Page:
It’s interesting to have “Kodachrome” focus on J. P. Getty Jr. so much, since they’ve been portraying him as an irredeemable jerk so far. He obviously regrets some of his decisions, including the decision to get involved with big business in the first place. He notes that he, Gail and their children were happy before his father stepped in. Sr. encourages Paul Jr. to cheat on his wife, demands that he be available for a phone call at 7:45 every night and humiliates him in front of his employees. One wonders why Sr. even gave his son a position of authority if he just planned to override it and ignore his ideas. He even puts Jr. in charge of cutting staff by half, letting him face the betrayed employees. He then gets upset that one of their brightest workers was fired, despite refusing to give input on who should be let go. While Jr.’s actions are his own, it’s easy to imagine how such an unhealthy work life and father-son relationship could bring him to drinking and drugs, with his marriage and relationship with his own children wrecked in the process. It’s heartbreaking seeing his reactions to the old family movies. Nobody around Getty Sr. seems to know how to live a normal life.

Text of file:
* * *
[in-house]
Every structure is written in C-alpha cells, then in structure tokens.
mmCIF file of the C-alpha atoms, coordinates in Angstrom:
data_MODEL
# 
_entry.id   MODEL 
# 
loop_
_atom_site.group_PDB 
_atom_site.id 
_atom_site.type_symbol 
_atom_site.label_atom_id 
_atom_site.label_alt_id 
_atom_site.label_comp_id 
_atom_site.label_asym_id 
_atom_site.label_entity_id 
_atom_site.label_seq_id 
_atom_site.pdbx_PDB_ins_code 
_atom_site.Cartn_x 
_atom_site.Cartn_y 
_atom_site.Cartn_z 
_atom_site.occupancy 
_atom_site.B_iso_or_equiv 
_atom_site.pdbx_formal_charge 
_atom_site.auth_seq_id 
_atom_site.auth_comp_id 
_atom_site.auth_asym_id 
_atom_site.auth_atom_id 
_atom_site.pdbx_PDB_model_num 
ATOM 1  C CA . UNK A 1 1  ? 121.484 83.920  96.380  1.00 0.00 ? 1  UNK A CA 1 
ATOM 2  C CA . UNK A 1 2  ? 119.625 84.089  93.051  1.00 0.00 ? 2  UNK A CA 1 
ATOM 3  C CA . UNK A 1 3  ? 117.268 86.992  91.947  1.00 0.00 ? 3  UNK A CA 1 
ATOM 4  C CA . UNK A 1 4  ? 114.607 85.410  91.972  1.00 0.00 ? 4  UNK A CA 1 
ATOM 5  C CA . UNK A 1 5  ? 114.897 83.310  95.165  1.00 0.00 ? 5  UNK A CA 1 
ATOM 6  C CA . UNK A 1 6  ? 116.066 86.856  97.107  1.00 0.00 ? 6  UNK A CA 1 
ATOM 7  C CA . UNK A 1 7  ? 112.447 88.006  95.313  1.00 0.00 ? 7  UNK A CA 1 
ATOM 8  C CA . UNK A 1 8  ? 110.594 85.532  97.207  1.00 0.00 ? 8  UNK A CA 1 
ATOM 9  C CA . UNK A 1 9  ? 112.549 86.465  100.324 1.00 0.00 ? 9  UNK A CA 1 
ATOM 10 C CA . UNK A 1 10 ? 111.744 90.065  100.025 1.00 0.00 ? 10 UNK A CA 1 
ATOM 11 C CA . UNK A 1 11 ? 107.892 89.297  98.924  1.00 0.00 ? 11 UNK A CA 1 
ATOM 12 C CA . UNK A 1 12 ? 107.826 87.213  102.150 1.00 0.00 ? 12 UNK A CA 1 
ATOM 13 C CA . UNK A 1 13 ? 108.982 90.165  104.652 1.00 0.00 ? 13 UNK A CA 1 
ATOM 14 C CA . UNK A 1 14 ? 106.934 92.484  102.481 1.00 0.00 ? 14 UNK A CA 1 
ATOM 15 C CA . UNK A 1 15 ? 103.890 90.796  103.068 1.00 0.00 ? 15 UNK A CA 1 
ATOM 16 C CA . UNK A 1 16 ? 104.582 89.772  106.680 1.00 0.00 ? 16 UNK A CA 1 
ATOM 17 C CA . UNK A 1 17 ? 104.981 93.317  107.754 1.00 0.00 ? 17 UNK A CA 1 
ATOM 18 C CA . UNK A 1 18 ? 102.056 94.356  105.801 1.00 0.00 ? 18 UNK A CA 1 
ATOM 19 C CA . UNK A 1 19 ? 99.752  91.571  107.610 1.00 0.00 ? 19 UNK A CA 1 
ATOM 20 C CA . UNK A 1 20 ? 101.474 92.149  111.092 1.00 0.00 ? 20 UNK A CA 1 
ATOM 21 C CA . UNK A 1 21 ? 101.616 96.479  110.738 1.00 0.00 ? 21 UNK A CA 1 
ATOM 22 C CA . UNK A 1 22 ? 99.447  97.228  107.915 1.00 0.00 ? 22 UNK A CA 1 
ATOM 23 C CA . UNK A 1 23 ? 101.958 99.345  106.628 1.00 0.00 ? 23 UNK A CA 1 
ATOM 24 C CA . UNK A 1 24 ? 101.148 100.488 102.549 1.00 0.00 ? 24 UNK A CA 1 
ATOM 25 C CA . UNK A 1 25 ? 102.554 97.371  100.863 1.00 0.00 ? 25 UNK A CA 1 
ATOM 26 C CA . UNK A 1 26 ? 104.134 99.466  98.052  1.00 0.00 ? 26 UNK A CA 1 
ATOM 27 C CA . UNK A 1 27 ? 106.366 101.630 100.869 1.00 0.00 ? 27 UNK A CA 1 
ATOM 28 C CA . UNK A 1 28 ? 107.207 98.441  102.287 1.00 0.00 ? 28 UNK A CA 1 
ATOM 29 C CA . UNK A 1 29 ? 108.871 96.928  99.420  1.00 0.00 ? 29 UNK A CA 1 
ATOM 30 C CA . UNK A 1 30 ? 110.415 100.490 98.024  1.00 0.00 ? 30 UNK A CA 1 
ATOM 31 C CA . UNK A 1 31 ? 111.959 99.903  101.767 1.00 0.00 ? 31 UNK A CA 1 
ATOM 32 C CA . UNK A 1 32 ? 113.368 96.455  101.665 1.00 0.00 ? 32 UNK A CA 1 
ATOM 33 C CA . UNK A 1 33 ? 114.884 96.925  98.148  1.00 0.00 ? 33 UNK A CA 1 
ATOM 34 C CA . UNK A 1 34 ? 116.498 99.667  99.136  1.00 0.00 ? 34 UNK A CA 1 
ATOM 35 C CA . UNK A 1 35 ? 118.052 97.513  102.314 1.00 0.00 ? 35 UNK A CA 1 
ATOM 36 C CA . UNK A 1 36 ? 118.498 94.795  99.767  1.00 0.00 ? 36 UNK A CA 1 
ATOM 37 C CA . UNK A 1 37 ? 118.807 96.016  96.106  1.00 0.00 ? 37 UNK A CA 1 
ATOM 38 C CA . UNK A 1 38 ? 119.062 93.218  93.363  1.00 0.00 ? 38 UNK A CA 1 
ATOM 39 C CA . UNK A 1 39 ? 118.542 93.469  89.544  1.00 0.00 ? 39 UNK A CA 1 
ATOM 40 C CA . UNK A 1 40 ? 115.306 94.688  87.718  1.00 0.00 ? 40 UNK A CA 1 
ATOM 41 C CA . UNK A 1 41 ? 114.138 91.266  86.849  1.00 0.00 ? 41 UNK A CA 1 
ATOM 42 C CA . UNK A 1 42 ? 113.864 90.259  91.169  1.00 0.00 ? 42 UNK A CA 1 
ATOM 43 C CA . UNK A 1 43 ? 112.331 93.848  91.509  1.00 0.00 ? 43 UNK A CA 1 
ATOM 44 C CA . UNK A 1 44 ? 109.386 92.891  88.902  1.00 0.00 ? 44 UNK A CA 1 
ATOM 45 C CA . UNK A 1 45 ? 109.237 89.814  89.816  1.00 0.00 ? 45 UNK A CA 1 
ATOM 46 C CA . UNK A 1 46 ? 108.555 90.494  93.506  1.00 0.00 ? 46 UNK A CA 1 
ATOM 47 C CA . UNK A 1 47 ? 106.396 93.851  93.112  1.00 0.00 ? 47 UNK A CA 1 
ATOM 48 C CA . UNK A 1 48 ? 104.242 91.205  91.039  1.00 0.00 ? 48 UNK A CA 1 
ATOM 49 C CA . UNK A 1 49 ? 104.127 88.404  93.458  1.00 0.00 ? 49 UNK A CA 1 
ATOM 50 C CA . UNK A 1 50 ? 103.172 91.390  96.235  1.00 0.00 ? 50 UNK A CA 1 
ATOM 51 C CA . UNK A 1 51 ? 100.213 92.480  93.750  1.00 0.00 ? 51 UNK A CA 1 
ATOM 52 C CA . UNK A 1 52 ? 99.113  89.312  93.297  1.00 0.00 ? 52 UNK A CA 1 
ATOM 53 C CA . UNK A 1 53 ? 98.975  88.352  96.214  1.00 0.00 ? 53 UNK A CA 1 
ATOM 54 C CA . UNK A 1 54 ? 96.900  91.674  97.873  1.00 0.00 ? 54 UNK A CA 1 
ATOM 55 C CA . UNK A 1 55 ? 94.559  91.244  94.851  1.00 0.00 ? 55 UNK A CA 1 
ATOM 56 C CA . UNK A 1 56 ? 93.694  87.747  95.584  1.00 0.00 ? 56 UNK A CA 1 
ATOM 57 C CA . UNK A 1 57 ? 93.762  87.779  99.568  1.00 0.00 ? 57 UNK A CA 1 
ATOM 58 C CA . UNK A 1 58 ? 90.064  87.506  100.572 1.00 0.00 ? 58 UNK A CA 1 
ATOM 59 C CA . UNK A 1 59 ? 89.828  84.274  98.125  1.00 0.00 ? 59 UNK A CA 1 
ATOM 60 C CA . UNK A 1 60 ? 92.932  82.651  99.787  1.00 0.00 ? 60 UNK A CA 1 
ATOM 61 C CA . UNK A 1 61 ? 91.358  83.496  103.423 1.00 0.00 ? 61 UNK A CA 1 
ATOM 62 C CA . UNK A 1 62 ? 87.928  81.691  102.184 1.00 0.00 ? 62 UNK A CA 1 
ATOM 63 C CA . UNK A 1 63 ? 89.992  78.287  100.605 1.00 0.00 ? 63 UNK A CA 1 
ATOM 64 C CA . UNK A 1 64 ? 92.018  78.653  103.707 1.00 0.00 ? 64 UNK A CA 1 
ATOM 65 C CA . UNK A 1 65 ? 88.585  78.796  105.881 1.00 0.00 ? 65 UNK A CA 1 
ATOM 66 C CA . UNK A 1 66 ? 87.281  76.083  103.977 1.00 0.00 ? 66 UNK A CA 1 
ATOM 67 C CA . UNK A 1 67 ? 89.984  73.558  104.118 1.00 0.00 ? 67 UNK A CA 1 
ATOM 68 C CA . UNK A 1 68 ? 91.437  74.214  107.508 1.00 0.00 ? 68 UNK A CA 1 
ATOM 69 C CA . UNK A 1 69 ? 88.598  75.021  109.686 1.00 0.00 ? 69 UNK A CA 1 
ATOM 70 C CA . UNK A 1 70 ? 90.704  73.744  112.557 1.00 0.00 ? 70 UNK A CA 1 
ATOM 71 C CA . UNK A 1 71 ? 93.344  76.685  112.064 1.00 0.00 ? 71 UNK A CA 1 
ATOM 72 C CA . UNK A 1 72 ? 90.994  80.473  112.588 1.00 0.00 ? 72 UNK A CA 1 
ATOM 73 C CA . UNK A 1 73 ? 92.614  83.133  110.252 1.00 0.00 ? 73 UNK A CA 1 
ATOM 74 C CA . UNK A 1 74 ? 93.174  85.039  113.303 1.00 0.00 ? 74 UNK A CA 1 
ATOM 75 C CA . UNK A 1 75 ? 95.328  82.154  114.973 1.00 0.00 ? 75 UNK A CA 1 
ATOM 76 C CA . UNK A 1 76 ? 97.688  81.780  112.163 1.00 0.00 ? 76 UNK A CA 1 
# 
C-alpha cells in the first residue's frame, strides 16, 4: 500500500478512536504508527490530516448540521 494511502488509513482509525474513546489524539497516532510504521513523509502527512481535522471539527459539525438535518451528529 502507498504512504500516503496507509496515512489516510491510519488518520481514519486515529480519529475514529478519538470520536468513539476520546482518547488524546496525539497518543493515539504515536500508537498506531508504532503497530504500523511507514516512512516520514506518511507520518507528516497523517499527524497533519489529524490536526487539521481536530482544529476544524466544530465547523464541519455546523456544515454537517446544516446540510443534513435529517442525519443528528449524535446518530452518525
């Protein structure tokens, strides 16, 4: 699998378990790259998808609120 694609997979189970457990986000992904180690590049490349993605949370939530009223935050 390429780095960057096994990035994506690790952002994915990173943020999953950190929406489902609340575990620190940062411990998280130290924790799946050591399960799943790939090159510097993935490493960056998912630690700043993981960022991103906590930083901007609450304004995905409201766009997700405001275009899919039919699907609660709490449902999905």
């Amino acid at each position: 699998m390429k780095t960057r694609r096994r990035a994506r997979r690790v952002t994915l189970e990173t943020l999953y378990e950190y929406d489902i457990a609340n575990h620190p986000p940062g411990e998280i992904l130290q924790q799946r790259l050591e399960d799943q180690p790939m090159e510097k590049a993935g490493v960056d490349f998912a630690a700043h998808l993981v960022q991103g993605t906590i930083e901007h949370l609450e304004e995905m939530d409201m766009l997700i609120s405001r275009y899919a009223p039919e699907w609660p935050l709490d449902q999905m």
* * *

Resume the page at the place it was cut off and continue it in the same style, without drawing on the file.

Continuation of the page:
Donald Sutherland. Trust. Kodachrome

One thing that bothered me was Paul III’s reactions to his parents’ new partners. He feels enraged and betrayed by Gail’s relationship with Lang, while his father has been whoring around for ages anyway. And when Paul Jr. gets a serious girlfriend, III’s only problem is that he’s also attracted to the girl. His mother is the more loving parent and the better role model, but he treats her like garbage for trying to be happy.